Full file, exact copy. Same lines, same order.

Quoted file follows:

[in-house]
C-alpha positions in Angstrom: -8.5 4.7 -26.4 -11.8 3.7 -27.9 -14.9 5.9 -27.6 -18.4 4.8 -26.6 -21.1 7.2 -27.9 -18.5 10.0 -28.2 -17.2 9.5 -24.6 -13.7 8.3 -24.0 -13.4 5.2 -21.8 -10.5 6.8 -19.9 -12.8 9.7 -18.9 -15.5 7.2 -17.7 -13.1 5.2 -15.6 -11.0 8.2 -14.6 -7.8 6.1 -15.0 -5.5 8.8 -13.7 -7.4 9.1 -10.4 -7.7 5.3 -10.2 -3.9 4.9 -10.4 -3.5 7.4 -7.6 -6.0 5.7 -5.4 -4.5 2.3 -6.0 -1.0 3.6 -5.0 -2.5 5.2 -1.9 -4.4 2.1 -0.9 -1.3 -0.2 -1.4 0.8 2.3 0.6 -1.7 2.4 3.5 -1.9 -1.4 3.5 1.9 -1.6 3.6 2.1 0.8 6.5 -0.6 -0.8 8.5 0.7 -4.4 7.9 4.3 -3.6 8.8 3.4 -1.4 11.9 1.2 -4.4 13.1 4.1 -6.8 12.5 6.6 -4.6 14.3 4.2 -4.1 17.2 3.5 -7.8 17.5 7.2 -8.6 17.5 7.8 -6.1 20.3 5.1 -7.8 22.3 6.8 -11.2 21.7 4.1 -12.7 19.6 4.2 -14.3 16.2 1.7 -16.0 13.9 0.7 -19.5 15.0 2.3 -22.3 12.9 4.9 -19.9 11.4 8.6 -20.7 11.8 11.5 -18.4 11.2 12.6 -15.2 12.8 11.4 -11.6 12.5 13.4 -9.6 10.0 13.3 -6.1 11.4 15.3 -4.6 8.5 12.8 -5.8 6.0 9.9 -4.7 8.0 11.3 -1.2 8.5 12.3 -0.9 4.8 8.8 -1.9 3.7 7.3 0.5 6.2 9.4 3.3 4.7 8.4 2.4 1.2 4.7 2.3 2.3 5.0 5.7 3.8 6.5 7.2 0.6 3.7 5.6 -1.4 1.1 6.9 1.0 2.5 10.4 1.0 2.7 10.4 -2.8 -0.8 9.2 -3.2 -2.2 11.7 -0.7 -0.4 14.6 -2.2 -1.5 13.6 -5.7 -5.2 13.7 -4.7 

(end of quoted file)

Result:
[in-house]
C-alpha positions in Angstrom: -8.5 4.7 -26.4 -11.8 3.7 -27.9 -14.9 5.9 -27.6 -18.4 4.8 -26.6 -21.1 7.2 -27.9 -18.5 10.0 -28.2 -17.2 9.5 -24.6 -13.7 8.3 -24.0 -13.4 5.2 -21.8 -10.5 6.8 -19.9 -12.8 9.7 -18.9 -15.5 7.2 -17.7 -13.1 5.2 -15.6 -11.0 8.2 -14.6 -7.8 6.1 -15.0 -5.5 8.8 -13.7 -7.4 9.1 -10.4 -7.7 5.3 -10.2 -3.9 4.9 -10.4 -3.5 7.4 -7.6 -6.0 5.7 -5.4 -4.5 2.3 -6.0 -1.0 3.6 -5.0 -2.5 5.2 -1.9 -4.4 2.1 -0.9 -1.3 -0.2 -1.4 0.8 2.3 0.6 -1.7 2.4 3.5 -1.9 -1.4 3.5 1.9 -1.6 3.6 2.1 0.8 6.5 -0.6 -0.8 8.5 0.7 -4.4 7.9 4.3 -3.6 8.8 3.4 -1.4 11.9 1.2 -4.4 13.1 4.1 -6.8 12.5 6.6 -4.6 14.3 4.2 -4.1 17.2 3.5 -7.8 17.5 7.2 -8.6 17.5 7.8 -6.1 20.3 5.1 -7.8 22.3 6.8 -11.2 21.7 4.1 -12.7 19.6 4.2 -14.3 16.2 1.7 -16.0 13.9 0.7 -19.5 15.0 2.3 -22.3 12.9 4.9 -19.9 11.4 8.6 -20.7 11.8 11.5 -18.4 11.2 12.6 -15.2 12.8 11.4 -11.6 12.5 13.4 -9.6 10.0 13.3 -6.1 11.4 15.3 -4.6 8.5 12.8 -5.8 6.0 9.9 -4.7 8.0 11.3 -1.2 8.5 12.3 -0.9 4.8 8.8 -1.9 3.7 7.3 0.5 6.2 9.4 3.3 4.7 8.4 2.4 1.2 4.7 2.3 2.3 5.0 5.7 3.8 6.5 7.2 0.6 3.7 5.6 -1.4 1.1 6.9 1.0 2.5 10.4 1.0 2.7 10.4 -2.8 -0.8 9.2 -3.2 -2.2 11.7 -0.7 -0.4 14.6 -2.2 -1.5 13.6 -5.7 -5.2 13.7 -4.7 